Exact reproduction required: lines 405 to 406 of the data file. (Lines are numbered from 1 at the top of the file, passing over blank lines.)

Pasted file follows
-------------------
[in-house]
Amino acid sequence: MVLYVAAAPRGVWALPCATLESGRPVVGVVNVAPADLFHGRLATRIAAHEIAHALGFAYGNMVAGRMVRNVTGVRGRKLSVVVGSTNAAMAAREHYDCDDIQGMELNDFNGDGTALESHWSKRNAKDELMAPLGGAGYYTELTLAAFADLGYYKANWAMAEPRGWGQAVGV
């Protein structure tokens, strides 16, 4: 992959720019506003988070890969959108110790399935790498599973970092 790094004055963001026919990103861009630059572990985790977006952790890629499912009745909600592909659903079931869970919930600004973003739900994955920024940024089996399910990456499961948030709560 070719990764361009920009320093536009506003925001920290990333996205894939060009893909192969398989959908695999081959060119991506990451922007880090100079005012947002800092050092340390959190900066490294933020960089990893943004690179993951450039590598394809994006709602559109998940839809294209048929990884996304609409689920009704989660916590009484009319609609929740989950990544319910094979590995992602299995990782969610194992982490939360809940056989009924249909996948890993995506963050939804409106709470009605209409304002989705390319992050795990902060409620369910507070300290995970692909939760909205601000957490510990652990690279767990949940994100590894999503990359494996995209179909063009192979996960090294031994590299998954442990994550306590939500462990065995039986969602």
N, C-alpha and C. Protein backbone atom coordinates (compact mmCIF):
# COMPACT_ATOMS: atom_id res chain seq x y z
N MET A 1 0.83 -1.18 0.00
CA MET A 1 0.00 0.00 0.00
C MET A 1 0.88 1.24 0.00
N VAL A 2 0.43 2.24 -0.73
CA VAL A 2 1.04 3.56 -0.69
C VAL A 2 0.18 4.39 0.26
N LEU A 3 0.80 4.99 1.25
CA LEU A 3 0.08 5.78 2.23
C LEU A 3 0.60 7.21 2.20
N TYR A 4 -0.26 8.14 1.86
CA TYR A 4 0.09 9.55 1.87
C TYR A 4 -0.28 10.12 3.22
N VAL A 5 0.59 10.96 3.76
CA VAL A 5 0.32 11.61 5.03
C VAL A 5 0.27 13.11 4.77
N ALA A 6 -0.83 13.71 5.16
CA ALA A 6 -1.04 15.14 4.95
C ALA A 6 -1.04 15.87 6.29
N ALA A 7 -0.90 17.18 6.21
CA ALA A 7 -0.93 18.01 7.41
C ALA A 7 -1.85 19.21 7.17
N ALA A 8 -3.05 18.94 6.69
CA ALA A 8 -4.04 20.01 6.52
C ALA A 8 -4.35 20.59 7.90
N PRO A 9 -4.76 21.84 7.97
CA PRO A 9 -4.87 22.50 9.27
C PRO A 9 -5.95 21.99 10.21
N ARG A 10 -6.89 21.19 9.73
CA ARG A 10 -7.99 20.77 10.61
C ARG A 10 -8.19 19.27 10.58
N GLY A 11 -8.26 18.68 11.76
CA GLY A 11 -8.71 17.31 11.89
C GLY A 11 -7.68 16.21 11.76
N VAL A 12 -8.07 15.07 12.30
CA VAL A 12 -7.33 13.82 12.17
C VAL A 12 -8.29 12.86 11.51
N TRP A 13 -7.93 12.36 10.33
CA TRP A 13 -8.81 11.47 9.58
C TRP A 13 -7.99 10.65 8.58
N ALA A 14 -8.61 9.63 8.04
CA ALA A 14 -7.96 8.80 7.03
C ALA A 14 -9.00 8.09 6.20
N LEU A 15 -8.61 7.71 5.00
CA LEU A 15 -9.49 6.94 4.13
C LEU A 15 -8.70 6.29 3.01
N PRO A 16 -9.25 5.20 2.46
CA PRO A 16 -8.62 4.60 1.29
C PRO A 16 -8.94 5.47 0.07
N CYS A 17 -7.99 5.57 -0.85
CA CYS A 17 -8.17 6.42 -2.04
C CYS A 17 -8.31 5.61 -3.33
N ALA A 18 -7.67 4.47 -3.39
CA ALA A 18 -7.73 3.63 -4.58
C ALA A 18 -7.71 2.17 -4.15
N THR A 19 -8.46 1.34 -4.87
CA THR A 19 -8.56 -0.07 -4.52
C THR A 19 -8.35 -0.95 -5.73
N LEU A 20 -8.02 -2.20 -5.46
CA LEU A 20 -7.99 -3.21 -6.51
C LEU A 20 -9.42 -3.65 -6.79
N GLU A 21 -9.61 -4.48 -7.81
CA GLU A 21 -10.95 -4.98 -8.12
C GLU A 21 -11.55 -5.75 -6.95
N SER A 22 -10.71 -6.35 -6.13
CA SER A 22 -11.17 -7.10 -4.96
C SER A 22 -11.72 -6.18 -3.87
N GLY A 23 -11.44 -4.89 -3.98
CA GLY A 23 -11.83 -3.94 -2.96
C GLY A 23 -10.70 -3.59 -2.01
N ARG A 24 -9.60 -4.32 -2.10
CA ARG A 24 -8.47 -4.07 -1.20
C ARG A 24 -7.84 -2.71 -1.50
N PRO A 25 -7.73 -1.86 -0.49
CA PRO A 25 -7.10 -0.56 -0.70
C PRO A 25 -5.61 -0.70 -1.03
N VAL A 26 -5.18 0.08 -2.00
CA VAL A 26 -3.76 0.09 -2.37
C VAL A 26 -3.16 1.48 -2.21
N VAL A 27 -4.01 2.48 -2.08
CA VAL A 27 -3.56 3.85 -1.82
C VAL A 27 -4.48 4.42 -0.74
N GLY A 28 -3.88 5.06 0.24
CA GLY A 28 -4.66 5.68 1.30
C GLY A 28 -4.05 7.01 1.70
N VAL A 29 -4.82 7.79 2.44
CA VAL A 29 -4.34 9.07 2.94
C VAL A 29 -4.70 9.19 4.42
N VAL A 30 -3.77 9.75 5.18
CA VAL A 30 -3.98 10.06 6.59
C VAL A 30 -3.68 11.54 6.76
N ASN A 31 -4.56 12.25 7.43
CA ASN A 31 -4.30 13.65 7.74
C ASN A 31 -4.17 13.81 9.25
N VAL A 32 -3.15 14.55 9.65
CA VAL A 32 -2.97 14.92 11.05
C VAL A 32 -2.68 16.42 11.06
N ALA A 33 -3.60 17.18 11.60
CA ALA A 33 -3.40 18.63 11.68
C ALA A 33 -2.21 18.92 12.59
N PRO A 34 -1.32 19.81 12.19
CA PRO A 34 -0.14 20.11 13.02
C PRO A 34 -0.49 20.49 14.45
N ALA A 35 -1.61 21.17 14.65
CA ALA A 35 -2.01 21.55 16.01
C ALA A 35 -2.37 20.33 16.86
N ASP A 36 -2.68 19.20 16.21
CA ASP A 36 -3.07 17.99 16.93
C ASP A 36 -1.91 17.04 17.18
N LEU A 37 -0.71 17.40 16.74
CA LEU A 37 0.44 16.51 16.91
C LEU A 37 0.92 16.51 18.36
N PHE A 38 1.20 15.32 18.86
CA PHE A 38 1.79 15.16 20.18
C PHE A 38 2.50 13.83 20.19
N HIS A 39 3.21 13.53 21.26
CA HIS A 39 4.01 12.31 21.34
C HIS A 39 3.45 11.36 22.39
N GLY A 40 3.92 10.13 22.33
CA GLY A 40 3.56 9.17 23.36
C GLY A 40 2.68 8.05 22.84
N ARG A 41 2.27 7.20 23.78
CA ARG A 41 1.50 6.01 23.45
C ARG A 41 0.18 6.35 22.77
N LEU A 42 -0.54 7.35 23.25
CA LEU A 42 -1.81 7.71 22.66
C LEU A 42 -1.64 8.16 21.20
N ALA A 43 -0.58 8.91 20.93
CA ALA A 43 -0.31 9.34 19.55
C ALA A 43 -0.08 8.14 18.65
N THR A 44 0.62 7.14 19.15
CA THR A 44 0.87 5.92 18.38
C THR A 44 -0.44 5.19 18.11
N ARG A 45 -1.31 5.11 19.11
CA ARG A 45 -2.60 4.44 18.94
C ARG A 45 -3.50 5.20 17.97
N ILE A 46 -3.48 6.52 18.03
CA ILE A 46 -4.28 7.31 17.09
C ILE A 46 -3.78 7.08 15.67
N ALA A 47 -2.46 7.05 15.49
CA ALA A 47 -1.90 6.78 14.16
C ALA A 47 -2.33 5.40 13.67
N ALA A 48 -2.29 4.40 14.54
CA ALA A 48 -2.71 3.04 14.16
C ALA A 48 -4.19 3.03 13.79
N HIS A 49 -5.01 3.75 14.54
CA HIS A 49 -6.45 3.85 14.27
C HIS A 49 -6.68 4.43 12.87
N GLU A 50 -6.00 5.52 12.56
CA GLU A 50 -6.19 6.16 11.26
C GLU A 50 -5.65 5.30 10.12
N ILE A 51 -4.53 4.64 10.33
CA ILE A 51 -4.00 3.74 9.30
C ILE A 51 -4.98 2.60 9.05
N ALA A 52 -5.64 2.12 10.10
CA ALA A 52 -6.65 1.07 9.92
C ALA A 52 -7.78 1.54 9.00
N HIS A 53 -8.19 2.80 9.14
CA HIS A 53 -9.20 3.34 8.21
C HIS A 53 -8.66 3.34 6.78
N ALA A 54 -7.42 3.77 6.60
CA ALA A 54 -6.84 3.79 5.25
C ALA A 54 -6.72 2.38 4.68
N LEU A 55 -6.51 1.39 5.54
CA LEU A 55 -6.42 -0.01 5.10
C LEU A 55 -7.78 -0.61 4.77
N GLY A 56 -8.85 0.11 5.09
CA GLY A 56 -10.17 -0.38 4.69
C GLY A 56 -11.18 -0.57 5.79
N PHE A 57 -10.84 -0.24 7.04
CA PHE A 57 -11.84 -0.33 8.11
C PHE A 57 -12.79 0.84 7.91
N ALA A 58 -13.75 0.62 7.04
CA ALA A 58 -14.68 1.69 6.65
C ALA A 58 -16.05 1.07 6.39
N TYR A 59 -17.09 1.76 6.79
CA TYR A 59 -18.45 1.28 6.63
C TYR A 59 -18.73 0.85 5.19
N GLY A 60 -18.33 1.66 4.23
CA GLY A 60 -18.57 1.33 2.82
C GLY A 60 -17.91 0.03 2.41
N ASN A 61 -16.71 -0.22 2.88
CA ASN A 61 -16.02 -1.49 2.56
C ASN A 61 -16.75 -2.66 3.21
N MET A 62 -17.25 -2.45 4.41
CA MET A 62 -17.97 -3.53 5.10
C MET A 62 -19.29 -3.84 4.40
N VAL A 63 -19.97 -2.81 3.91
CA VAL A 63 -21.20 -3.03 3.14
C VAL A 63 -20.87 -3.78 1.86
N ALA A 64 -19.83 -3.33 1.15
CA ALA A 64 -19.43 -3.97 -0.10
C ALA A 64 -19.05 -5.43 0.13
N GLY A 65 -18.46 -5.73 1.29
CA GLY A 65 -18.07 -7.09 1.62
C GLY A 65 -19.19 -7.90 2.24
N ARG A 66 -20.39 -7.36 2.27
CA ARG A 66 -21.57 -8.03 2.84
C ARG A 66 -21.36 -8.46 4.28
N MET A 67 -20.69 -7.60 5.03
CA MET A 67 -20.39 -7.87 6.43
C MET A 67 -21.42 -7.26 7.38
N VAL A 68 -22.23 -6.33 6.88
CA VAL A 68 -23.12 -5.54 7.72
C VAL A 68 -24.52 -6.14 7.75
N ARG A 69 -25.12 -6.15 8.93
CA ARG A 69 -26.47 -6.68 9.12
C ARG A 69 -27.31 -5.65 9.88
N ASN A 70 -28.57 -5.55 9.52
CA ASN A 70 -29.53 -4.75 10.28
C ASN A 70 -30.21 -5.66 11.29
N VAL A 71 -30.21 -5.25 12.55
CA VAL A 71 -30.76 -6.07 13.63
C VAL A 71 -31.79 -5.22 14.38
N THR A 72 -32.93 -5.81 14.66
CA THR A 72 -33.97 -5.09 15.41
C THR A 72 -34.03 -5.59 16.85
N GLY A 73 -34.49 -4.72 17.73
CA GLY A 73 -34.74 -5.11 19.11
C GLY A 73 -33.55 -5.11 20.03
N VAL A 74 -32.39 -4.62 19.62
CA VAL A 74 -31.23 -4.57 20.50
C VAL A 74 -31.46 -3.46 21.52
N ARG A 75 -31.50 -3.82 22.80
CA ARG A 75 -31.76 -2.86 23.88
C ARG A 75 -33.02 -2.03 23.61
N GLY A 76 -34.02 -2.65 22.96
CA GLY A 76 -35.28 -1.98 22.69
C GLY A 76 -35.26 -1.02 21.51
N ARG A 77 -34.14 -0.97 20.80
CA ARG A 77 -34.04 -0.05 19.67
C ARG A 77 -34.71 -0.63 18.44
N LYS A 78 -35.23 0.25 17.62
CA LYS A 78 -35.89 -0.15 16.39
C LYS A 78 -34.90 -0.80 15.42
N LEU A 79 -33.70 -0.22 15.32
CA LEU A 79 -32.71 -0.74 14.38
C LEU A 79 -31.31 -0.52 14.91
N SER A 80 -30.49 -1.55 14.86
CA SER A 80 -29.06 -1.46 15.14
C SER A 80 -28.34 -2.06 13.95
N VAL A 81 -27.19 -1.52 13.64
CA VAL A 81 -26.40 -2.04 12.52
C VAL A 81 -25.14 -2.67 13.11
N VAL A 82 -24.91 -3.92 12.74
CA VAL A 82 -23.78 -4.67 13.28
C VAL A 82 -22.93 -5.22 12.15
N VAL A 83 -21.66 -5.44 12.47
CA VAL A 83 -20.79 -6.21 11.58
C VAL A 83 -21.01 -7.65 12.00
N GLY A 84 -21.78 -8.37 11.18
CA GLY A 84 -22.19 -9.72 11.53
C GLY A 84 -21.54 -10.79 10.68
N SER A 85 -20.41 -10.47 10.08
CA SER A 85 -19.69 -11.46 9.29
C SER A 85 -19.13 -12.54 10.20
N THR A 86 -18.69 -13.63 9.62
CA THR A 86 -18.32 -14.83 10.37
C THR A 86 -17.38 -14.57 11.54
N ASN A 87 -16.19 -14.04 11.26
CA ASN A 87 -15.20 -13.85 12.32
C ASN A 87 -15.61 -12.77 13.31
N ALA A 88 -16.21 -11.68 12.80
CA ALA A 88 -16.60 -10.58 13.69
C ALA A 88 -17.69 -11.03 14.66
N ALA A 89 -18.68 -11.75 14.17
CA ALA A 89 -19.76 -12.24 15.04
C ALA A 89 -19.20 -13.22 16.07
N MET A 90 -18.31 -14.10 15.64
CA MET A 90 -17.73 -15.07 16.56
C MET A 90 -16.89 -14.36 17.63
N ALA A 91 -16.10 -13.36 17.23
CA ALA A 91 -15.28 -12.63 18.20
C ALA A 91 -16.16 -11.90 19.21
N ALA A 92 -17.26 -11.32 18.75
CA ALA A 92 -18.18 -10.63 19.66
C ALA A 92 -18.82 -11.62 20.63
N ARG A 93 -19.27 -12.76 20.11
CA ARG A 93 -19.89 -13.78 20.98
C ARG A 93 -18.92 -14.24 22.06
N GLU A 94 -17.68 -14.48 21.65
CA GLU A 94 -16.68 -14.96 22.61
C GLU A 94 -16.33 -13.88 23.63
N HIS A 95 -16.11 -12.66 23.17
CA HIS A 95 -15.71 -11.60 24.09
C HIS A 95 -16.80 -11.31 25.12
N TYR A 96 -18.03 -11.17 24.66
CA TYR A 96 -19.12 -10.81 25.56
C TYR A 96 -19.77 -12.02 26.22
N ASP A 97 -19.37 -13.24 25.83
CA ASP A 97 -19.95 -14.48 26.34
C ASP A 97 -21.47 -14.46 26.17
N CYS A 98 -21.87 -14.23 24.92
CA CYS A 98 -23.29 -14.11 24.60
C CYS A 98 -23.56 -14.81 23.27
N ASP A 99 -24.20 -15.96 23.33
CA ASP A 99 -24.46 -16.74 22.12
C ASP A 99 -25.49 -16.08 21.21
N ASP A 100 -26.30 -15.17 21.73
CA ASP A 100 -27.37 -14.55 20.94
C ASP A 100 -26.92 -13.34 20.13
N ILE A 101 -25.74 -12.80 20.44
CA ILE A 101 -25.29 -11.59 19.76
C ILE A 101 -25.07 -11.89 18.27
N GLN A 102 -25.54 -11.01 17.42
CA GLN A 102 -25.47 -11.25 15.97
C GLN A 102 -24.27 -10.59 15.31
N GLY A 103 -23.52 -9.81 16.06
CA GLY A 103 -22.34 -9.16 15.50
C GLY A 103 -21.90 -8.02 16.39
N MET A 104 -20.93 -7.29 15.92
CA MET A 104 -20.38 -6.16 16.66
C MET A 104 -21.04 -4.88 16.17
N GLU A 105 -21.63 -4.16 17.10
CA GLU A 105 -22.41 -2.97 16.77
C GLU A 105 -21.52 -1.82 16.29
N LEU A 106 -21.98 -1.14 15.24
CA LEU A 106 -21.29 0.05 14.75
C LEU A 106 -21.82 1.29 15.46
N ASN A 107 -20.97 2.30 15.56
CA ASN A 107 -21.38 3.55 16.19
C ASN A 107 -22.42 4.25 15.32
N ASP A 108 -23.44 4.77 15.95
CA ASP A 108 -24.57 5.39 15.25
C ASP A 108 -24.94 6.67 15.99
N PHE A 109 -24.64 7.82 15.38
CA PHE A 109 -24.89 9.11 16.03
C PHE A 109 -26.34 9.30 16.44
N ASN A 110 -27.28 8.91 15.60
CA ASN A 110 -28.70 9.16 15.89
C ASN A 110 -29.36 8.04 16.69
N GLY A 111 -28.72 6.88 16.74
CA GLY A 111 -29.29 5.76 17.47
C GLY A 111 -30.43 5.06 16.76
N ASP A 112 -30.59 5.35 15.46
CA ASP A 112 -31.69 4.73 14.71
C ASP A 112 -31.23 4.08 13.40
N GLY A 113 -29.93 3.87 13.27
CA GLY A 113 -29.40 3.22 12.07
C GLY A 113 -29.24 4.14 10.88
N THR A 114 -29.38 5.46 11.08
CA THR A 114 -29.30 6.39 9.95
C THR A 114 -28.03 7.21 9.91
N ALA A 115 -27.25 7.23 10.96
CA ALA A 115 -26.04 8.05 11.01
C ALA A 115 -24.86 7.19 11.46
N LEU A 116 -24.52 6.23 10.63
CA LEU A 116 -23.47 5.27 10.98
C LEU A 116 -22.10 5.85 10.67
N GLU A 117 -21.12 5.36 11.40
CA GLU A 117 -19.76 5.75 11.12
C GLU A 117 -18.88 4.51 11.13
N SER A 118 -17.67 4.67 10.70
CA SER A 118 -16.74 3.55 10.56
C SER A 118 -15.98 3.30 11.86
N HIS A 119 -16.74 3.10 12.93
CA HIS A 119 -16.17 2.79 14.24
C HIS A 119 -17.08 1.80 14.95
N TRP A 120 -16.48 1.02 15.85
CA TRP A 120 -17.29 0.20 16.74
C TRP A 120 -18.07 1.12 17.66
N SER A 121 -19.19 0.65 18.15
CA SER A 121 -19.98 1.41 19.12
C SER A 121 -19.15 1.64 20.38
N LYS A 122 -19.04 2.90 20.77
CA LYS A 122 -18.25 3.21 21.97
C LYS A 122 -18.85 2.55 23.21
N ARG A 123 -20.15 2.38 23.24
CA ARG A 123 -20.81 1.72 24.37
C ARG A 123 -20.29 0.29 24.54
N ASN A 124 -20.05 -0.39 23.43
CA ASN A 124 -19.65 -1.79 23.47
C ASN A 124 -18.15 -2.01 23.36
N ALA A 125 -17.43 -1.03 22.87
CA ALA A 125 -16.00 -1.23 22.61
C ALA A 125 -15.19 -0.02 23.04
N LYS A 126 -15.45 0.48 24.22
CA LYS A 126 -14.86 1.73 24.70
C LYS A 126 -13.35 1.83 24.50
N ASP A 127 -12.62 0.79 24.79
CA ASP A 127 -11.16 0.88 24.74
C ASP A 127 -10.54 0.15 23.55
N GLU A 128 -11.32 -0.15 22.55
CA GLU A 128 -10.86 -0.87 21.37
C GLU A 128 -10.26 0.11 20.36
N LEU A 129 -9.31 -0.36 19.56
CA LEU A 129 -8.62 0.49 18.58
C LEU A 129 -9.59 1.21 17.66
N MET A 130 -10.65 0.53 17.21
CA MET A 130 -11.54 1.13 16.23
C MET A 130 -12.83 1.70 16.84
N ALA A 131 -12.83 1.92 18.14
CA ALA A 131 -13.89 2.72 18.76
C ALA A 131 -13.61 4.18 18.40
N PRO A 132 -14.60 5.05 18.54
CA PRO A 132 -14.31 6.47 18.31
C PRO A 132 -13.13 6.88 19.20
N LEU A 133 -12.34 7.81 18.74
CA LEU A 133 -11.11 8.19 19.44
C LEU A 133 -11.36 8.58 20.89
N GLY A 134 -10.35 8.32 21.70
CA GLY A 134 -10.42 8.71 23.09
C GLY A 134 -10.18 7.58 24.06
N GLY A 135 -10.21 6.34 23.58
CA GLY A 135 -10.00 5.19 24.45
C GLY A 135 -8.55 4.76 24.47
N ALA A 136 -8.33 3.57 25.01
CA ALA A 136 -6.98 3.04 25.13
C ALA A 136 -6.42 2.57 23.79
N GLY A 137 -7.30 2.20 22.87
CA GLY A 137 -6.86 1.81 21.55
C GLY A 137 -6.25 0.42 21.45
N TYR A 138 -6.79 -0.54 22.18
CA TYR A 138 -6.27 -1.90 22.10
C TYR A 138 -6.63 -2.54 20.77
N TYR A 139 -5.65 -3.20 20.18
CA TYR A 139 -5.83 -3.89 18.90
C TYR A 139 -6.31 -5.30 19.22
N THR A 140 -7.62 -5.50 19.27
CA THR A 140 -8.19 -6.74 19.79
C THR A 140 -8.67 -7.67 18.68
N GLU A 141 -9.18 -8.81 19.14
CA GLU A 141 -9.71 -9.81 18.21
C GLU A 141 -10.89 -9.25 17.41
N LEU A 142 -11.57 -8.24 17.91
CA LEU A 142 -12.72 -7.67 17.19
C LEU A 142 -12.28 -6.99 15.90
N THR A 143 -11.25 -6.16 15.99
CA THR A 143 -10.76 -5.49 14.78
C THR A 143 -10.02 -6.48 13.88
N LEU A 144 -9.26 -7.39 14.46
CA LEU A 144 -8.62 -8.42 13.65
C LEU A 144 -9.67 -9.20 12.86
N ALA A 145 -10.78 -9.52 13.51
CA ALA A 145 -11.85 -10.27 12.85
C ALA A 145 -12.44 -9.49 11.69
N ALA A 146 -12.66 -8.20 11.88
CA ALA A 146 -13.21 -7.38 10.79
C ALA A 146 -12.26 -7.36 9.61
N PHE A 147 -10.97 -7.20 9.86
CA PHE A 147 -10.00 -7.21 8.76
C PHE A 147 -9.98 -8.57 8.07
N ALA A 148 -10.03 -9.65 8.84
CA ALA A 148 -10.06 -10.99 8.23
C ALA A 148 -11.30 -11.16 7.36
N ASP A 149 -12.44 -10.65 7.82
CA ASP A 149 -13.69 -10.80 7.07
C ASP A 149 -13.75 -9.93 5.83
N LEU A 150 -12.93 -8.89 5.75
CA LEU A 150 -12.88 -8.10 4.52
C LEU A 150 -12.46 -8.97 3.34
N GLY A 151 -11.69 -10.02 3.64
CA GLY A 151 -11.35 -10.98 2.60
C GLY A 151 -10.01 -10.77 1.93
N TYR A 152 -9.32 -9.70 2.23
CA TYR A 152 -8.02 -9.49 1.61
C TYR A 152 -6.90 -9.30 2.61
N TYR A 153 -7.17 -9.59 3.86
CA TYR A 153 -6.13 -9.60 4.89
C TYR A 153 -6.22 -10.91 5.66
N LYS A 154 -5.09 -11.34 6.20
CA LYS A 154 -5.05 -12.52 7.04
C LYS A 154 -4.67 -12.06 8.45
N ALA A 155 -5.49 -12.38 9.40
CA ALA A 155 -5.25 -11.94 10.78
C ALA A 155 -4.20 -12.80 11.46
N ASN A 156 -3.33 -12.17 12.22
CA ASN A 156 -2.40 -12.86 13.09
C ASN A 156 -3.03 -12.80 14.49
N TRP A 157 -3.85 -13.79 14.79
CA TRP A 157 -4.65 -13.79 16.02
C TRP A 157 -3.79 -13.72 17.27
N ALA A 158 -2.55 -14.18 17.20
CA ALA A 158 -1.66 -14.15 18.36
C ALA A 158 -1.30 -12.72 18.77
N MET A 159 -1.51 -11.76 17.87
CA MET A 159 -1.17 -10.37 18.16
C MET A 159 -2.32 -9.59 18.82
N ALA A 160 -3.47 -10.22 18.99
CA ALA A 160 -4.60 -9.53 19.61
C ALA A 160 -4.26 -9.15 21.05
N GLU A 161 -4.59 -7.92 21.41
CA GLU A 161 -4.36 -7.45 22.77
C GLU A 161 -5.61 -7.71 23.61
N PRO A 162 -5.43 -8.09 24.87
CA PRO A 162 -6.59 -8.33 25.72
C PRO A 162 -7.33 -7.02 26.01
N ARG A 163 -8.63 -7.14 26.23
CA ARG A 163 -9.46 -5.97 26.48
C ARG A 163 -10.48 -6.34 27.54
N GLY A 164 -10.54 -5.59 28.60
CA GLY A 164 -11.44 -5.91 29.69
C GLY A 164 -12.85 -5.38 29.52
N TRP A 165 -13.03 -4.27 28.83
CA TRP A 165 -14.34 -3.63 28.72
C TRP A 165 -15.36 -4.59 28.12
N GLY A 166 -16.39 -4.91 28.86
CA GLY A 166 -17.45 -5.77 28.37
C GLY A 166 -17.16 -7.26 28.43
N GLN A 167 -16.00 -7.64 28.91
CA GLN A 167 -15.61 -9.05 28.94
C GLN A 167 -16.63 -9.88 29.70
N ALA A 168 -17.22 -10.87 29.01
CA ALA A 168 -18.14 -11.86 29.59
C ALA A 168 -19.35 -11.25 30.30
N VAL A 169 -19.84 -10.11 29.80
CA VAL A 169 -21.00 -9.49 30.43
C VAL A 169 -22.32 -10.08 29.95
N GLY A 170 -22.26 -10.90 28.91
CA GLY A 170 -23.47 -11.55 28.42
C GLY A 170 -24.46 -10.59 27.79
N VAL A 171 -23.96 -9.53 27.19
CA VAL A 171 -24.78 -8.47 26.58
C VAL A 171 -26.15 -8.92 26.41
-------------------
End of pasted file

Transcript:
N GLY A 134 -10.35 8.32 21.70
CA GLY A 134 -10.42 8.71 23.09